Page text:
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Health

To Cope With COVID-19 Overload, Anchorage Hospitals Delay Surgeries

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Joey Mendolia
/
Alaska Public Media

Hospitals in Southcentral Alaska are maxed out with caring for COVID-19 patients and have had to postpone surgeries to cope with the strain.

Alaska Native Medical Center Administrator Bob Onders said that between 15% and 20% of hospital beds are filled with COVID-19 patients, but they are sicker than COVID-19 patients were during the last peak and require a lot of resources.  

“Last week, we had hard discussions on whether we needed to reschedule colon cancer resections, prostate cancer resections, neurosurgery cases, because these people need to have the surgeries done in a timely manner, but we were very close to not having staffing,” Onders said.

Near the start of the pandemic, Gov. Mike Dunleavy imposed a ban on elective procedures, in part to preserve personal protective equipment. This time, the delays are sporadic. Hospitals decide day by day, shift by shift, whether they have the staff and beds to keep the surgery schedule.

Outpatient procedures are usually unaffected, since they don’t require as many resources or overnight care. Onders said that operations that might be put off include vascular surgery for a heart bypass, cancerous tumor removal, or joint replacement. It’s a heavy decision to reschedule them.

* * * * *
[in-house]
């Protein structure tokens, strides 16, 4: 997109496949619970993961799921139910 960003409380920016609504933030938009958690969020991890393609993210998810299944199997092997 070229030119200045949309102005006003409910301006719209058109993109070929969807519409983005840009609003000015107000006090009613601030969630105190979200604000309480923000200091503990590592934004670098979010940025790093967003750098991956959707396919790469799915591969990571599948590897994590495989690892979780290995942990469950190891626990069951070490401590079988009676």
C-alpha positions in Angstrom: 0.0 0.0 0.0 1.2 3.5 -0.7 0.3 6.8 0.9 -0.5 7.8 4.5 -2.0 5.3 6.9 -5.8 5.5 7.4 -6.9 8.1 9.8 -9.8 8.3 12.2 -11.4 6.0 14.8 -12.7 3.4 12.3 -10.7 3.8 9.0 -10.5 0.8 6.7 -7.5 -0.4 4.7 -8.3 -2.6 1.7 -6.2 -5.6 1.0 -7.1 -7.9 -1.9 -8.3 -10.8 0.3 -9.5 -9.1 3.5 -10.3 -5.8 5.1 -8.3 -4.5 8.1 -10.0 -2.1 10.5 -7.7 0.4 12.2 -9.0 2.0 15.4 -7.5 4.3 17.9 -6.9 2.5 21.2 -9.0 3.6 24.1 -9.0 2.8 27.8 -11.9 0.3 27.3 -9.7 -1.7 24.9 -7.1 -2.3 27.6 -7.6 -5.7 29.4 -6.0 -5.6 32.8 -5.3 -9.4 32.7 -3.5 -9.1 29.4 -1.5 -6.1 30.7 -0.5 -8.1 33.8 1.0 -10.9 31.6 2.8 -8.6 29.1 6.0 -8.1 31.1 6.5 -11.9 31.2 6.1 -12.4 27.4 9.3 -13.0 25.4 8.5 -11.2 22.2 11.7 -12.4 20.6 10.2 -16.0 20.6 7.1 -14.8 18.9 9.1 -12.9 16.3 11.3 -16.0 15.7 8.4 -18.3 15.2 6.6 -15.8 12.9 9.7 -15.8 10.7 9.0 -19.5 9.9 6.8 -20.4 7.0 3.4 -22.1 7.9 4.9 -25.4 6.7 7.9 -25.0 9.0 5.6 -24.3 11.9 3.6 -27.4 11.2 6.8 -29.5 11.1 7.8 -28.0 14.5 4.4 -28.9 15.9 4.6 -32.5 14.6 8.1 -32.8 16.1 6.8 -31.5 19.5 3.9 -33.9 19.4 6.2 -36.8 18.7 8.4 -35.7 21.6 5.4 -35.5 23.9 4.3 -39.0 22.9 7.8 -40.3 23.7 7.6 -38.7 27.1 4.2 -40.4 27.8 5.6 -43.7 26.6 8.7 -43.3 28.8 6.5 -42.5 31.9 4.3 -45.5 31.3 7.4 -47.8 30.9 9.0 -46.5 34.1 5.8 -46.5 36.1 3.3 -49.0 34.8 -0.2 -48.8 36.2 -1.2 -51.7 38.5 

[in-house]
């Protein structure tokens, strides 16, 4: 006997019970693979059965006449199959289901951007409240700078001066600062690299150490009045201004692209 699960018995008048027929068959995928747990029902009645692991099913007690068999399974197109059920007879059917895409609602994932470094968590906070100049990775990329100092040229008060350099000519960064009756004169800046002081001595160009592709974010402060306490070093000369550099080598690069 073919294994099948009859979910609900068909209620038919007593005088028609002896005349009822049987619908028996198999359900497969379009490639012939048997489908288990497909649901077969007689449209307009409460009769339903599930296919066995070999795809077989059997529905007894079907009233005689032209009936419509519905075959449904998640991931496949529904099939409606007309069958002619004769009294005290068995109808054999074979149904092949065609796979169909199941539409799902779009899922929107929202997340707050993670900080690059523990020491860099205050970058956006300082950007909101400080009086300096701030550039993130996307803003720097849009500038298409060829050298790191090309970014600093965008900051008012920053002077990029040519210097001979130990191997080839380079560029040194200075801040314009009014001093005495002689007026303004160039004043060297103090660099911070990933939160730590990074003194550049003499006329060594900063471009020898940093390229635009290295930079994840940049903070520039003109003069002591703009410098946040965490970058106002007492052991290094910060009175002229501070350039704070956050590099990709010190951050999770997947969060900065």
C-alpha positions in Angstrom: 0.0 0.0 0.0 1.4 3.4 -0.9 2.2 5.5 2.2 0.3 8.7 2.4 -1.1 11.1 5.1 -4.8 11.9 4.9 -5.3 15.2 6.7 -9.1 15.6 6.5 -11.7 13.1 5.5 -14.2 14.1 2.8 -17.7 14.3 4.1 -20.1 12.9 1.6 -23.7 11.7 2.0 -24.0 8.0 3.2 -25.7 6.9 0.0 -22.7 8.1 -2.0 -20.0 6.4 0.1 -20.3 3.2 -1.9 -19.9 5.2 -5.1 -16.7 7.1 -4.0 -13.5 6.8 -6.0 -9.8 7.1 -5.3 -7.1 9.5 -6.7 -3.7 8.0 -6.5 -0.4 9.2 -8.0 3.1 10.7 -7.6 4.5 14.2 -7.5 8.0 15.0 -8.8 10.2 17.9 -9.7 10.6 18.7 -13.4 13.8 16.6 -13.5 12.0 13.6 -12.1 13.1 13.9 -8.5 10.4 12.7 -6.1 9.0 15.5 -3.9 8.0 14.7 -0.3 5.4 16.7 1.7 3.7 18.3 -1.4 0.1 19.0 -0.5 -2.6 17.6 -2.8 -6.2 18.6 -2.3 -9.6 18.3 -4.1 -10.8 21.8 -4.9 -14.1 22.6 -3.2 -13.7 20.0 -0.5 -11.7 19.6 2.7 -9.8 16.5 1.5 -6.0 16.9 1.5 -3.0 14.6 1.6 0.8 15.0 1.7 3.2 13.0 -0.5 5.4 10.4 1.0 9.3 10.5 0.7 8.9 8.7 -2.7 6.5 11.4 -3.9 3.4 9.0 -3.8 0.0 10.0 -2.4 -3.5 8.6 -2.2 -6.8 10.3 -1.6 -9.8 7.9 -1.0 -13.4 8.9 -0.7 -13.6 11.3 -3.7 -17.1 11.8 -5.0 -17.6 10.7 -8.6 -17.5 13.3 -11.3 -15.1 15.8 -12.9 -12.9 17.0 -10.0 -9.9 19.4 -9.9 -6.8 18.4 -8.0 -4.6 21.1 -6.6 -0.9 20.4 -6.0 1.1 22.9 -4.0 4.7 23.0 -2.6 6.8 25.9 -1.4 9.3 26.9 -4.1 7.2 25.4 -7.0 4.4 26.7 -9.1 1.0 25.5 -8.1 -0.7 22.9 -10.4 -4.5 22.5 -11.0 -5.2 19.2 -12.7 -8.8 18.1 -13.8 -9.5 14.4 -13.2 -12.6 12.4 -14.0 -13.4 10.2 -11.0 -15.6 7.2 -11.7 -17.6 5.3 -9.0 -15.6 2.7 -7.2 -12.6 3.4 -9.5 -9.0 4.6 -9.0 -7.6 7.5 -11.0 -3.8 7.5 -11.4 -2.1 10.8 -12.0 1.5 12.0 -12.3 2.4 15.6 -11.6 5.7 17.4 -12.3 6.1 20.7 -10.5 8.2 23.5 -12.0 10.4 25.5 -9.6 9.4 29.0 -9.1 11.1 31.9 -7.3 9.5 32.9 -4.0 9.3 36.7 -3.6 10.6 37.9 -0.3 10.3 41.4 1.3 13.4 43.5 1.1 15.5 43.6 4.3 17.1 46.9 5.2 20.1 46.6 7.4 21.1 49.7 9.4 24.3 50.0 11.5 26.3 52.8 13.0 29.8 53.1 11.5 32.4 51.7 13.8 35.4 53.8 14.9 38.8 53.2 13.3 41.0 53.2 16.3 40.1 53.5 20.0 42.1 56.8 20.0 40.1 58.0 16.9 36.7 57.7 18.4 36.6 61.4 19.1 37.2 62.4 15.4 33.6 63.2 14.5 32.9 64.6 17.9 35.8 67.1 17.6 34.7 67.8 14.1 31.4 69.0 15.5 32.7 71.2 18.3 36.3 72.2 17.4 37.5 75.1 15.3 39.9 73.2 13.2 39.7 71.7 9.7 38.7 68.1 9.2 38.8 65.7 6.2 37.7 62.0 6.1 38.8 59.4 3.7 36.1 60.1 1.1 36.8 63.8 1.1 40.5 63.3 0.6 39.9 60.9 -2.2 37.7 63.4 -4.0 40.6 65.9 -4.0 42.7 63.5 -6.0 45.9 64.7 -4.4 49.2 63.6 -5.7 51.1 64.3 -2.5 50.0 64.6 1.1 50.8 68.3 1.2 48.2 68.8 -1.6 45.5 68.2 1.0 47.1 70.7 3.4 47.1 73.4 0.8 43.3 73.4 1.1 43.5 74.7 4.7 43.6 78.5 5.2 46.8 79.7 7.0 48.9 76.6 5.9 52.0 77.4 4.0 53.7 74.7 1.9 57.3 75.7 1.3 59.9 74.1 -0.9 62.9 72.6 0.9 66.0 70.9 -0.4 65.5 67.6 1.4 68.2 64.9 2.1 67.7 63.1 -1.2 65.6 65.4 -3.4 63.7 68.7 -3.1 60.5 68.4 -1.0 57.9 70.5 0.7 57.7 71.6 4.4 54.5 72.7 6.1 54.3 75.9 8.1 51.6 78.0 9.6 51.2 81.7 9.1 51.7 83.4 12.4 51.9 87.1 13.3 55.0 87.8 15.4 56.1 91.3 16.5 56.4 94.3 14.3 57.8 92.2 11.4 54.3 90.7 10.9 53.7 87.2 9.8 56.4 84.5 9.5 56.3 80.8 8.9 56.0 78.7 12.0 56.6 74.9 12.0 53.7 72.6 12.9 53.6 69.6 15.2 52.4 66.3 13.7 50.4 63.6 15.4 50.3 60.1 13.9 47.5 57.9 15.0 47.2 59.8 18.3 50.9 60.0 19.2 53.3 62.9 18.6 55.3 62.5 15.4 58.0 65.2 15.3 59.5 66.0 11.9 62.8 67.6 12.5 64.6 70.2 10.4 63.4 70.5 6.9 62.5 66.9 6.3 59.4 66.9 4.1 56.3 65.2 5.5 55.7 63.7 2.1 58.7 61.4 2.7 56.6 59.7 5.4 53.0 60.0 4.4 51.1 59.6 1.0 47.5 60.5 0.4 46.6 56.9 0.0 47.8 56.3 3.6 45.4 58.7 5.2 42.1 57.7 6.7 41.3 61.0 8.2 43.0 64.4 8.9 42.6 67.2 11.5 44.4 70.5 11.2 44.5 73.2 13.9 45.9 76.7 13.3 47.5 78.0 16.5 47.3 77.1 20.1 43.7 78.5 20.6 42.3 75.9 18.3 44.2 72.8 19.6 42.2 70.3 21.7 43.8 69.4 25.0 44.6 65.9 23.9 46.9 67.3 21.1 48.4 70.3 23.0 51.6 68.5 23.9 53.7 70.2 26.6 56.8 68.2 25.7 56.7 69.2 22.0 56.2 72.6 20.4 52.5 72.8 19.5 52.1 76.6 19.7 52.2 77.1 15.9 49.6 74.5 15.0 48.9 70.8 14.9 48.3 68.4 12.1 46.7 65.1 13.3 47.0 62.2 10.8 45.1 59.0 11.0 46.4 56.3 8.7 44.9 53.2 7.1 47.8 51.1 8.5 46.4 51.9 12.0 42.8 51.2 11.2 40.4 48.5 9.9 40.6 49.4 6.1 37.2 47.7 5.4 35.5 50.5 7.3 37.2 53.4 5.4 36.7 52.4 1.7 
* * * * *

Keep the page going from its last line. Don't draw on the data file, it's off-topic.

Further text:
“Total joint (replacement) for someone who is living in rural Alaska, it’s pretty critical to get those done prior to snow and ice season,” he said.

For four days in July and August, Providence Alaska Medical Center had to postpone elective procedures that required hospitalization. Alaska Regional Hospital had to cancel about a dozen surgeries this month because the hospital was full. 

Jared Kosin, CEO of the Alaska State Hospital and Nursing Homes Association, said that hospitals throughout Southcentral Alaska are at or near capacity.

“Yeah, we’re not in a good place,” Kosin said. “And the numbers that keep coming out each day are definitely not in our favor. So we’re doing everything we can to keep up with demand and stay afloat here.”

Kosin pointed out that the vast majority of COVID-19 patients in the hospital are unvaccinated. 

“This is completely avoidable, and the way we avoid it is by getting vaccinated,” he said.

According to the latest state data, 121 COVID-19 patients are in Alaska hospitals, with 28 on ventilators. Fifty-four percent of Alaskans over 12 are fully vaccinated.

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